Home Forums Melanoma Diagnosis: Stages I &II what is acceptable sun exposure?

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  • #21027
    BigRed1984
    Participant

    I am almost a year out from my diagnosis (it was leap day, I wont have my first anniversary for 3 more years!) At first I was terrified of the sun, my heart would race if I had to be outside even with long sleeves, hat and sunblock. That made for a difficult and uncomfortable summer. Slowly things have gotten easier. Now the sun has come out again and we have enjoyed a few glorious sunny days. I find myself wanting to put my body in the sun again. I spent ten minutes today at the river in a tank top with no protection! I know, I’m getting crazy. I used to be a sun junkie and it feels so amazing to just soak up the rays. It supercharges my batteries. Is there a safe amount of time I can spend in the sun without sunblock? I’m not sure why but sitting in the warm sun with block on doesn’t give me the same…high. I know I sound horribly irresponsible. But I would love some advice. I would never go unprotected during peak hours. The uv index was low today when I went out unprotected. How do others deal with their body’s need for sunshine without damaging their already delicate skin further?

    #59191
    Eos99
    Participant

    BigRed1984,

    Congratulations on your upcoming anniversary, on your pregnancy, and that the facial lesion you had been concerned about turned out not to be a basal. Congrats too that your anxiety about being out in the sun has lessened.

    However, there is no “acceptable” amount of unprotected sun exposure for us. Back in August you had described yourself by writing, “…I have most of the risk factors, red hair, blistering sunburns, tanning bed use, lots of moles…”

    It’s great that you’re not letting fear diminish your happiness. But don’t get too complacent. We can get sufficient vitamin D from diet and/or supplementation (if a medical test finds a deficiency). We are not the folks who are arguably “okay” with 0-20 minutes of sun exposure during off-peak hours, low-to-moderate UV index or otherwise.

    Next time you’re tempted to spend ten minutes at the river unprotected in a tank top, please consider UPF clothing or at least very good quality sunscreen. Yours is a psychological desire for sunshine, not a physical need for it.

    I understand the craving (for sun on the bod) and am sorry to be a jerk about this, but you need to take the best possible care of your skin.

    #59192
    chas66
    Participant

    Hi, it can be difficult because it’s fun to be in the sun. However, there isn’t anytime you can’t be vigilant. Sure, a few minutes here or there are going to happen but I wouldn’t sit out in the sun without sunblock. Not to be graphic, but I can show you a picture of an incredible scar from melanoma surgery that needed 2 skin grafts to close which I believe would alter you thinking a little bit. And that doesn’t include the less than appealing 5 year survival rate I’m living with.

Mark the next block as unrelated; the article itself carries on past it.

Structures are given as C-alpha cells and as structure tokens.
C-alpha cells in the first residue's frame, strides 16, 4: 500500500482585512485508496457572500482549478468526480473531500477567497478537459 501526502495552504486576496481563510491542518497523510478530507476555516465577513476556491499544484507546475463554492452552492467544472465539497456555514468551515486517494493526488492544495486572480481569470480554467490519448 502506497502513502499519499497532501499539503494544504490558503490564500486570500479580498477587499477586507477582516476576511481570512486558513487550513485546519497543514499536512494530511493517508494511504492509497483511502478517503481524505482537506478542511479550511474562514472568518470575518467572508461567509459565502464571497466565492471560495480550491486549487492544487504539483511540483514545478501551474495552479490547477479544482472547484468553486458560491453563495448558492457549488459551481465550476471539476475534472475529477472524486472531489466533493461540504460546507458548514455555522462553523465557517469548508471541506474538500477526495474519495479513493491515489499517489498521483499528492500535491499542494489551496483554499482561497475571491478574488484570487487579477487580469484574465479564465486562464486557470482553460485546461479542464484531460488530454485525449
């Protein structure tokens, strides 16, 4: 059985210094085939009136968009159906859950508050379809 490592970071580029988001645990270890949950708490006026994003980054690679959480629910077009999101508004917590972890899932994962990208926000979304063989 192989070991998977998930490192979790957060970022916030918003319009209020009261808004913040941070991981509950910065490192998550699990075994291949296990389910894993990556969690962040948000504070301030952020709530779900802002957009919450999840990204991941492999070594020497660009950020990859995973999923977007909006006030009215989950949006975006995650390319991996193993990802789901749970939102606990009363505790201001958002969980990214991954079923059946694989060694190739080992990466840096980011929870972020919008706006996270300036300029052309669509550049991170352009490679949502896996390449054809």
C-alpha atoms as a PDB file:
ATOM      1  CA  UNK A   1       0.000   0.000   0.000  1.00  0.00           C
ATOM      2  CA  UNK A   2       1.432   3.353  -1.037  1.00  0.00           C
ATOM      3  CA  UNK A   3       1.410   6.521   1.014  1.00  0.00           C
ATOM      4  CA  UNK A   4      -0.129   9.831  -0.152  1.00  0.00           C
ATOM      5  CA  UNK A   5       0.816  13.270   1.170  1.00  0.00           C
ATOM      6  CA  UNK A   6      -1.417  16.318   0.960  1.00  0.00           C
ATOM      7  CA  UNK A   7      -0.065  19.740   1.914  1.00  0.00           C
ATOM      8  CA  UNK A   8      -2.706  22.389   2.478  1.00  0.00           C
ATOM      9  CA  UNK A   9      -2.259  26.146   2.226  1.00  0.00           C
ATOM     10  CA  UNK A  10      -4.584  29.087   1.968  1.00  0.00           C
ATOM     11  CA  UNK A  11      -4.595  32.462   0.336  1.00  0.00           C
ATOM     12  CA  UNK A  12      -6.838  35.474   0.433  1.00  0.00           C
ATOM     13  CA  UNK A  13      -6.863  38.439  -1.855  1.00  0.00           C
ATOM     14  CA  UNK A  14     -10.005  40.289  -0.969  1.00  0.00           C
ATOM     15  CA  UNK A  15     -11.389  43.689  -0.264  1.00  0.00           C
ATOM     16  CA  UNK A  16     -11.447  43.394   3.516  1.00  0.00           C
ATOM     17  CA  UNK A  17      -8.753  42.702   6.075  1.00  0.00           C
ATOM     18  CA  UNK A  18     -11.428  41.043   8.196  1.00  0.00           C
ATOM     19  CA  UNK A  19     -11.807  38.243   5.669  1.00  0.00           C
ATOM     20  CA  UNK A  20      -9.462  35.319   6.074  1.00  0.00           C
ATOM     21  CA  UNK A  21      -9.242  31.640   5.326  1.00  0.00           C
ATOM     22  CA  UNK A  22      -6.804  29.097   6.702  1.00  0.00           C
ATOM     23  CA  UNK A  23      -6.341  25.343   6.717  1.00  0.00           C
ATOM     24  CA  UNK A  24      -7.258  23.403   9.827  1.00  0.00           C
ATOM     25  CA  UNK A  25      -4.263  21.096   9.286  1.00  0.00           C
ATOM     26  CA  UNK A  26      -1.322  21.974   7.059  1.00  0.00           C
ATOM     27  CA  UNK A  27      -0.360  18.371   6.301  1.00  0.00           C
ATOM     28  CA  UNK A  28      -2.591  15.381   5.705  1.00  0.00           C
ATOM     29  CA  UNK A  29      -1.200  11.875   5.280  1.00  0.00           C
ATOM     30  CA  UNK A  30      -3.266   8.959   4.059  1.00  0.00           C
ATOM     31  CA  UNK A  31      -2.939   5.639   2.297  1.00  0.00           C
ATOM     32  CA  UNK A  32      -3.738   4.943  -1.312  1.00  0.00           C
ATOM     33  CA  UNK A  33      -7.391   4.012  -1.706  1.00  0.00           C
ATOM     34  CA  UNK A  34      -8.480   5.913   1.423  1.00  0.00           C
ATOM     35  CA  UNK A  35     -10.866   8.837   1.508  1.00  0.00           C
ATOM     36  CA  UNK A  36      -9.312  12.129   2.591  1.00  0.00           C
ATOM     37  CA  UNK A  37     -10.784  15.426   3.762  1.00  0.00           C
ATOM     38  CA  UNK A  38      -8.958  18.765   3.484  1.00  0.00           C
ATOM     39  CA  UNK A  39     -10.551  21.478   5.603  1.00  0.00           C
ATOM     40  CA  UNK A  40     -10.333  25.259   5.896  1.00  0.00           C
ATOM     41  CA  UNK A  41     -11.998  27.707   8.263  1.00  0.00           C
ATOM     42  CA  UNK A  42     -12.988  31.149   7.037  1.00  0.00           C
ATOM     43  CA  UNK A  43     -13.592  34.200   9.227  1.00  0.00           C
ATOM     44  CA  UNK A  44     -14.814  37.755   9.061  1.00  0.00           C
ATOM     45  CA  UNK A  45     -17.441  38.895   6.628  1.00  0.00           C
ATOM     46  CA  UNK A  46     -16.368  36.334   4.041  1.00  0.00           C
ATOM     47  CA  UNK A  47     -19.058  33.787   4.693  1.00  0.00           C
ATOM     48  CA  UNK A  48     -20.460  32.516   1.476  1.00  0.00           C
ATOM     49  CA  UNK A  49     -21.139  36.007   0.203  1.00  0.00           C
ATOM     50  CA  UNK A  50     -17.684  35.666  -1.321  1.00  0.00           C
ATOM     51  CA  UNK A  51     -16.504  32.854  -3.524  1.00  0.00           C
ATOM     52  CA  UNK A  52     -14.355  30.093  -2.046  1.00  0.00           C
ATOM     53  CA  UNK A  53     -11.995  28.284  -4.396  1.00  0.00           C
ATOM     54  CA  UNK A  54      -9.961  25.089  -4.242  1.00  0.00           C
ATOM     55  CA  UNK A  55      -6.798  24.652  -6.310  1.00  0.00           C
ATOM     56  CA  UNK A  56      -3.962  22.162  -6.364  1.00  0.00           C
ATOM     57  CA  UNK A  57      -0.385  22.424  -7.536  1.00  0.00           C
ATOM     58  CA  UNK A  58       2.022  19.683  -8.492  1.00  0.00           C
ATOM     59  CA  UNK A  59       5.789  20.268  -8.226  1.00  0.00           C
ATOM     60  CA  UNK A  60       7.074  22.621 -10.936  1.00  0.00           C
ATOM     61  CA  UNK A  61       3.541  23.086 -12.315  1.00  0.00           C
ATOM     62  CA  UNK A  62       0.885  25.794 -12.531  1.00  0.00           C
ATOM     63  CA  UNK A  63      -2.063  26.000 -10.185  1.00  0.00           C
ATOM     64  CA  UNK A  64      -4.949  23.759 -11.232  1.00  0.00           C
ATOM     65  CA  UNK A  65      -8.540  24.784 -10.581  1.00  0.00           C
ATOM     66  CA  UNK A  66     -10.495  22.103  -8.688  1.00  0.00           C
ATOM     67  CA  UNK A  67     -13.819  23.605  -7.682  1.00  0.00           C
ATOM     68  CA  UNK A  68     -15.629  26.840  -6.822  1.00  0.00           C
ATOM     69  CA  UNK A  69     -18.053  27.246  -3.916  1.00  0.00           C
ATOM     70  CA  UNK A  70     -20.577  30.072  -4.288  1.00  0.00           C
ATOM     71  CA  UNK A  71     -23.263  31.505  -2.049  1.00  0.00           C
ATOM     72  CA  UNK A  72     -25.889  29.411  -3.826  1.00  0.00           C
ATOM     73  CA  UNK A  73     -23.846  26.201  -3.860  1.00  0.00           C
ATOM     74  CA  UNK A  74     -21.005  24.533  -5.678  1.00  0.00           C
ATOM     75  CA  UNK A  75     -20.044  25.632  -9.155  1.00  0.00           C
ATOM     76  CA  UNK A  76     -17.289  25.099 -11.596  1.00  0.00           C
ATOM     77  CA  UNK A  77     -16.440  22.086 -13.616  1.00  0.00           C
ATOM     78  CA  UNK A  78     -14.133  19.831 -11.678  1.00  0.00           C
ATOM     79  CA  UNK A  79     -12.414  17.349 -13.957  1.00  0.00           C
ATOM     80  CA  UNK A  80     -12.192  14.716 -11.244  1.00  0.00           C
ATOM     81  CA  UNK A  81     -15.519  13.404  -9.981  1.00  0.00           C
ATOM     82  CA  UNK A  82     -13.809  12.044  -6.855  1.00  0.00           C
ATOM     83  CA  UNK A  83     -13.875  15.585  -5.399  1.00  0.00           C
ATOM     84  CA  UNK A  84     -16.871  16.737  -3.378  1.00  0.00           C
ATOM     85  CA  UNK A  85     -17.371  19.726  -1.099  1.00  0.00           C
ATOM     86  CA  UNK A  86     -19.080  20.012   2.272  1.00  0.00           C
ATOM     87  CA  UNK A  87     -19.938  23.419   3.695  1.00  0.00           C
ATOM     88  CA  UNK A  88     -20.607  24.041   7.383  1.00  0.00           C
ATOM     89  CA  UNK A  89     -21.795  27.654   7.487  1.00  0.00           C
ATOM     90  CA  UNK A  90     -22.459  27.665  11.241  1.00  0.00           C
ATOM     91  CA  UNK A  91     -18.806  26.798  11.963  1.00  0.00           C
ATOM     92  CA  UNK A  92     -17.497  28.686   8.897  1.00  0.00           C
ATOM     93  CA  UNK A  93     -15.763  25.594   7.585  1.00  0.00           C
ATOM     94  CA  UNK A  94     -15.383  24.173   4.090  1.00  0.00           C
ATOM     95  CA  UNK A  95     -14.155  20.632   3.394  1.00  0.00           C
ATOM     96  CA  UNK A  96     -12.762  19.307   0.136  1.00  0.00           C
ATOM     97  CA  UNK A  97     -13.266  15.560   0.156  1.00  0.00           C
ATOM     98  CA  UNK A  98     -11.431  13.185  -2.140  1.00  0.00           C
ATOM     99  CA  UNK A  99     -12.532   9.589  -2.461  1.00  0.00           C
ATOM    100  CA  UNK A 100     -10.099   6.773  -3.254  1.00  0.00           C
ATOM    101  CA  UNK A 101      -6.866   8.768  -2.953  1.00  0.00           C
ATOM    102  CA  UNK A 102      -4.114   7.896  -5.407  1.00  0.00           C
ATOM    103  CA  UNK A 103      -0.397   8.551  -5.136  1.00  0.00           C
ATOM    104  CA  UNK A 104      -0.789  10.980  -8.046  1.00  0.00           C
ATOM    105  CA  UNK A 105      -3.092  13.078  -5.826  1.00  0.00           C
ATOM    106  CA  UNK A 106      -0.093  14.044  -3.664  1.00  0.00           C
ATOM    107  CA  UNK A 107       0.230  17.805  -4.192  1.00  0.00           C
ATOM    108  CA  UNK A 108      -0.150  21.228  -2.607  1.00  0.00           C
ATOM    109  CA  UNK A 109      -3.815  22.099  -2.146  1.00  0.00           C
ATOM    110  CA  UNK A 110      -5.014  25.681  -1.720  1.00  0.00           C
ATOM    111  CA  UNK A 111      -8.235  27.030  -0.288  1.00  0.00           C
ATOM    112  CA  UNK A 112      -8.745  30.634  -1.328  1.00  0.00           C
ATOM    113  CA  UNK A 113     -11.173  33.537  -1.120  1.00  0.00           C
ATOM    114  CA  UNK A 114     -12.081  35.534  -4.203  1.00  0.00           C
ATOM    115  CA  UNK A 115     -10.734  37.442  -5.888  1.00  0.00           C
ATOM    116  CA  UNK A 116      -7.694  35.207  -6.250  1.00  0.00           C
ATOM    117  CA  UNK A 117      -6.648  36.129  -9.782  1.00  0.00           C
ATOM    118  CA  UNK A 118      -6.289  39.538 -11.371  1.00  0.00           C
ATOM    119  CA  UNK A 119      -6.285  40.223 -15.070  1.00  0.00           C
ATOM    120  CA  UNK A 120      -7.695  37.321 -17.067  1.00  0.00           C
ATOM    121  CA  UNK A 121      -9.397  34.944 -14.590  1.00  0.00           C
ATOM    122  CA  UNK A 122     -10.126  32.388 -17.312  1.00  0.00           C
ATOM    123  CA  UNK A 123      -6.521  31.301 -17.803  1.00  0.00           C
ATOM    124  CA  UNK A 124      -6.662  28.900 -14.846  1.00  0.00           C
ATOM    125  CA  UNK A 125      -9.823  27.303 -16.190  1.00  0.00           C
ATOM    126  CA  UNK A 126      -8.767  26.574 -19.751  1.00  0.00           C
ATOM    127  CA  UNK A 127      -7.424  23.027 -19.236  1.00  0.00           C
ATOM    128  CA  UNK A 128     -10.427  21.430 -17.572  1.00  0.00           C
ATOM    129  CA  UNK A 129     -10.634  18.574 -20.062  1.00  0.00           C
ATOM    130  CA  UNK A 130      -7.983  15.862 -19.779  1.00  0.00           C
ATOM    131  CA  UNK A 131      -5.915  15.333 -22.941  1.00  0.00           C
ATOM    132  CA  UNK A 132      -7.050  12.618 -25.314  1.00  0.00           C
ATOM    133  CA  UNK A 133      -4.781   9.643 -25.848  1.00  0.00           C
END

#59193
    wpatterson4
    Participant

    I’m no expert on how much is too much, but I don’t freak out about getting a little bit of sun. Yesterday, I took a thirty minute walk down the gravel road in front of my house. I really didn’t realize how long I’d been out, and such excursions are rare for me, anyway. You can’t be worried about how much sun you get walking through a parking lot. That’s seriously damaging to mental health, if you ask me.

    That doesn’t mean I don’t take certain common sense precautions, though. Shorts are out. I never wore them anyway, and, because of melanoma, I never will. If I were a woman, I would not walk into broad daylight wearing any sort of open top shirt or dress, either. I say this because I believe that any areas of our bodies that aren’t easily seen should be covered, as to lessen the chances of melanoma appearing out-of-sight.

    #59194
    wpatterson4
    Participant

    Chas,

    What is your melanoma history? I saw that you had 4.5mm nodular mel with a clear groin SN. Was it on your legs?

    #59195
    chas66
    Participant

    wpatterson4 wrote:

    Chas,

    What is your melanoma history? I saw that you had 4.5mm nodular mel with a clear groin SN. Was it on your legs?

    Hi, wpatterson, nodular melanoma, Breslow was 4.5, no ulceration, it was on the bottom of my foot. It was a mole (I’ve always called it a birthmark but every doc calls it a mole). SNLB showed the lymph was clear. WLE showed clear margins. Tomorrow I find out what the CT scans show. Of course all of these doc visits have found that I now have a few worrisome moles elsewhere in your typical sun related areas which have to be watched closely (not near the original tumor). Need to decide on watch and wait or interferon. Although I will say, I hate the term watch and wait. It just seems to imply something will inevitably happen. I was watching a podcast today where a doc called it “active surveillance” I propose we call it that from now on.

    #59196
    Jenni
    Participant

    Hi BigRed,